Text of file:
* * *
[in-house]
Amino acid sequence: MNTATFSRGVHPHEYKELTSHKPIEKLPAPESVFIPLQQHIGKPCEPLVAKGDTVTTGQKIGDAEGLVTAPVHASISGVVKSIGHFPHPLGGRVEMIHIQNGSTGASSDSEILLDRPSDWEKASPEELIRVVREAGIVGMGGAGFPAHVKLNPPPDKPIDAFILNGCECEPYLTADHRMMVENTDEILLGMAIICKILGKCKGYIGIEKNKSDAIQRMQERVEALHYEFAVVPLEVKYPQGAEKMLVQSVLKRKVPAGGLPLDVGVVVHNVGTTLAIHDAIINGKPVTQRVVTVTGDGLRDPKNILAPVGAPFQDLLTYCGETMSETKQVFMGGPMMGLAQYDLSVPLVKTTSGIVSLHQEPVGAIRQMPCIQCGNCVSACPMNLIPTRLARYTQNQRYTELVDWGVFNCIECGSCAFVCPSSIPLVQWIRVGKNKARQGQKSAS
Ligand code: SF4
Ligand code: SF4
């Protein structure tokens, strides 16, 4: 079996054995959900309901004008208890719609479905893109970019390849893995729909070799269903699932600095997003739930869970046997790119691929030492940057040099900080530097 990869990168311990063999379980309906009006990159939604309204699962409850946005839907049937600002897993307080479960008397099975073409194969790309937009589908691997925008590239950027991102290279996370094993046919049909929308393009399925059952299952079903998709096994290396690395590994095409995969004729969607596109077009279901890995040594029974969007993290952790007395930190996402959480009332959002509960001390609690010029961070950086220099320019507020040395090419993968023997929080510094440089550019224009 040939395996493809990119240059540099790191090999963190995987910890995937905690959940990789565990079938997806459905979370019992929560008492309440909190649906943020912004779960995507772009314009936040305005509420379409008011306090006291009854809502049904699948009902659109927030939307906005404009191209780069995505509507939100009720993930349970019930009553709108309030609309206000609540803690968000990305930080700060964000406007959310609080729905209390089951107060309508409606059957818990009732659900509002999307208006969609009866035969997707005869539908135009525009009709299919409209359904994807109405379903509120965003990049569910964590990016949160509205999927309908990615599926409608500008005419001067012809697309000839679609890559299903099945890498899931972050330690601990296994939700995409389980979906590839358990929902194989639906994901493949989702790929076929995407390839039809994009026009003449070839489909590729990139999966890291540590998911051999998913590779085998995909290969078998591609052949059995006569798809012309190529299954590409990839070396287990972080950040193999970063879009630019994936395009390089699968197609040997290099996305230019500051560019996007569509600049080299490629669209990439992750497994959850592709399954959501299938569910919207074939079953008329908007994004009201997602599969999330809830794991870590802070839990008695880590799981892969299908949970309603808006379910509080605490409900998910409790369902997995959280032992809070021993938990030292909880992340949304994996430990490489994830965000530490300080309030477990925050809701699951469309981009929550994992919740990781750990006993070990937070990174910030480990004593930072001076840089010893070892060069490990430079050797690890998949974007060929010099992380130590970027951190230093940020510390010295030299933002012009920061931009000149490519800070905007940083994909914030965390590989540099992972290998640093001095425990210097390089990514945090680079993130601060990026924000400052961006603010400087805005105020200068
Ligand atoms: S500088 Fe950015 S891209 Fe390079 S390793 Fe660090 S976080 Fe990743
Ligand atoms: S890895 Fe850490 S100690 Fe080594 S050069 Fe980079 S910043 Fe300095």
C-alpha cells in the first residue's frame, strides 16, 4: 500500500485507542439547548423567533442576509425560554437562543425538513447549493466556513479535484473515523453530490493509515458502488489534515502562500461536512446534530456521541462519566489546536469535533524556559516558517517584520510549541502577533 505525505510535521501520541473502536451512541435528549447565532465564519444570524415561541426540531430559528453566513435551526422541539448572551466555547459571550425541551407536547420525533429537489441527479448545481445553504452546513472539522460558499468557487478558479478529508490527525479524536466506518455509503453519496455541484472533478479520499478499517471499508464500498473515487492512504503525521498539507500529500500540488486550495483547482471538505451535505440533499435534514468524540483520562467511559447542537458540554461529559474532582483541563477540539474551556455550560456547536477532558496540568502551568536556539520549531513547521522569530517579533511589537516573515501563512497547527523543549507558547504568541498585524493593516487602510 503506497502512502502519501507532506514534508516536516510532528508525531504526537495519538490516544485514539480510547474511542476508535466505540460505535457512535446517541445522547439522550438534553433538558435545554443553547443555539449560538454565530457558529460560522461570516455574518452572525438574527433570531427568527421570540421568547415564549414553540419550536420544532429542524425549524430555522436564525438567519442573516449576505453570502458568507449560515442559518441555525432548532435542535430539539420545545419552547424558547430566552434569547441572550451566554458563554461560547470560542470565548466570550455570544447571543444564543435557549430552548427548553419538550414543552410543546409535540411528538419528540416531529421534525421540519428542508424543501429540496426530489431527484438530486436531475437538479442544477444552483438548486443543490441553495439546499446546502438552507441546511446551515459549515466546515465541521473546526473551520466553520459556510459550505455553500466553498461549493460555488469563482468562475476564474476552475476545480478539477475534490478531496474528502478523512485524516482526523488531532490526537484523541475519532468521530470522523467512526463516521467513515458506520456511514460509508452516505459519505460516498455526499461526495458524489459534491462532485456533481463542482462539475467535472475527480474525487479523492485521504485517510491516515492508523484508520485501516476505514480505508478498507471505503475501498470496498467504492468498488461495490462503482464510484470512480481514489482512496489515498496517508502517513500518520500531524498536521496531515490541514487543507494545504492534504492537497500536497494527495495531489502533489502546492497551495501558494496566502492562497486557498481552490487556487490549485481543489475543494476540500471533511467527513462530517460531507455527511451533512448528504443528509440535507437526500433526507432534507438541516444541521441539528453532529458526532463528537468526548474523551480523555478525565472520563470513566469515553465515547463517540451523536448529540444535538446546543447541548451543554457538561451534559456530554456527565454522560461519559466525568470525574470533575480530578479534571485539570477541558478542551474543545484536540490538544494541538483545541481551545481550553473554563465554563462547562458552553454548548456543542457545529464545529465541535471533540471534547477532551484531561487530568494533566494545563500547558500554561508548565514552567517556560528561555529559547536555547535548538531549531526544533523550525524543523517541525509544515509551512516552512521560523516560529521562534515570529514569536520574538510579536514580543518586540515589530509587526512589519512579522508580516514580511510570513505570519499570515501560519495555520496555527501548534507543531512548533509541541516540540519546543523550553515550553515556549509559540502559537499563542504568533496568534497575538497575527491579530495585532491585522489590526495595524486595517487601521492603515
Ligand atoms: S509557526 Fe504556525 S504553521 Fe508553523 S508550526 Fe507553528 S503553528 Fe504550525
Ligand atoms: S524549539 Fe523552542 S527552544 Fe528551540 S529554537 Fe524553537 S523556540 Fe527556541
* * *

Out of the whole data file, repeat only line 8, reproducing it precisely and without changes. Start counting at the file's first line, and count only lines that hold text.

C-alpha cells in the first residue's frame, strides 16, 4: 500500500485507542439547548423567533442576509425560554437562543425538513447549493466556513479535484473515523453530490493509515458502488489534515502562500461536512446534530456521541462519566489546536469535533524556559516558517517584520510549541502577533 505525505510535521501520541473502536451512541435528549447565532465564519444570524415561541426540531430559528453566513435551526422541539448572551466555547459571550425541551407536547420525533429537489441527479448545481445553504452546513472539522460558499468557487478558479478529508490527525479524536466506518455509503453519496455541484472533478479520499478499517471499508464500498473515487492512504503525521498539507500529500500540488486550495483547482471538505451535505440533499435534514468524540483520562467511559447542537458540554461529559474532582483541563477540539474551556455550560456547536477532558496540568502551568536556539520549531513547521522569530517579533511589537516573515501563512497547527523543549507558547504568541498585524493593516487602510 503506497502512502502519501507532506514534508516536516510532528508525531504526537495519538490516544485514539480510547474511542476508535466505540460505535457512535446517541445522547439522550438534553433538558435545554443553547443555539449560538454565530457558529460560522461570516455574518452572525438574527433570531427568527421570540421568547415564549414553540419550536420544532429542524425549524430555522436564525438567519442573516449576505453570502458568507449560515442559518441555525432548532435542535430539539420545545419552547424558547430566552434569547441572550451566554458563554461560547470560542470565548466570550455570544447571543444564543435557549430552548427548553419538550414543552410543546409535540411528538419528540416531529421534525421540519428542508424543501429540496426530489431527484438530486436531475437538479442544477444552483438548486443543490441553495439546499446546502438552507441546511446551515459549515466546515465541521473546526473551520466553520459556510459550505455553500466553498461549493460555488469563482468562475476564474476552475476545480478539477475534490478531496474528502478523512485524516482526523488531532490526537484523541475519532468521530470522523467512526463516521467513515458506520456511514460509508452516505459519505460516498455526499461526495458524489459534491462532485456533481463542482462539475467535472475527480474525487479523492485521504485517510491516515492508523484508520485501516476505514480505508478498507471505503475501498470496498467504492468498488461495490462503482464510484470512480481514489482512496489515498496517508502517513500518520500531524498536521496531515490541514487543507494545504492534504492537497500536497494527495495531489502533489502546492497551495501558494496566502492562497486557498481552490487556487490549485481543489475543494476540500471533511467527513462530517460531507455527511451533512448528504443528509440535507437526500433526507432534507438541516444541521441539528453532529458526532463528537468526548474523551480523555478525565472520563470513566469515553465515547463517540451523536448529540444535538446546543447541548451543554457538561451534559456530554456527565454522560461519559466525568470525574470533575480530578479534571485539570477541558478542551474543545484536540490538544494541538483545541481551545481550553473554563465554563462547562458552553454548548456543542457545529464545529465541535471533540471534547477532551484531561487530568494533566494545563500547558500554561508548565514552567517556560528561555529559547536555547535548538531549531526544533523550525524543523517541525509544515509551512516552512521560523516560529521562534515570529514569536520574538510579536514580543518586540515589530509587526512589519512579522508580516514580511510570513505570519499570515501560519495555520496555527501548534507543531512548533509541541516540540519546543523550553515550553515556549509559540502559537499563542504568533496568534497575538497575527491579530495585532491585522489590526495595524486595517487601521492603515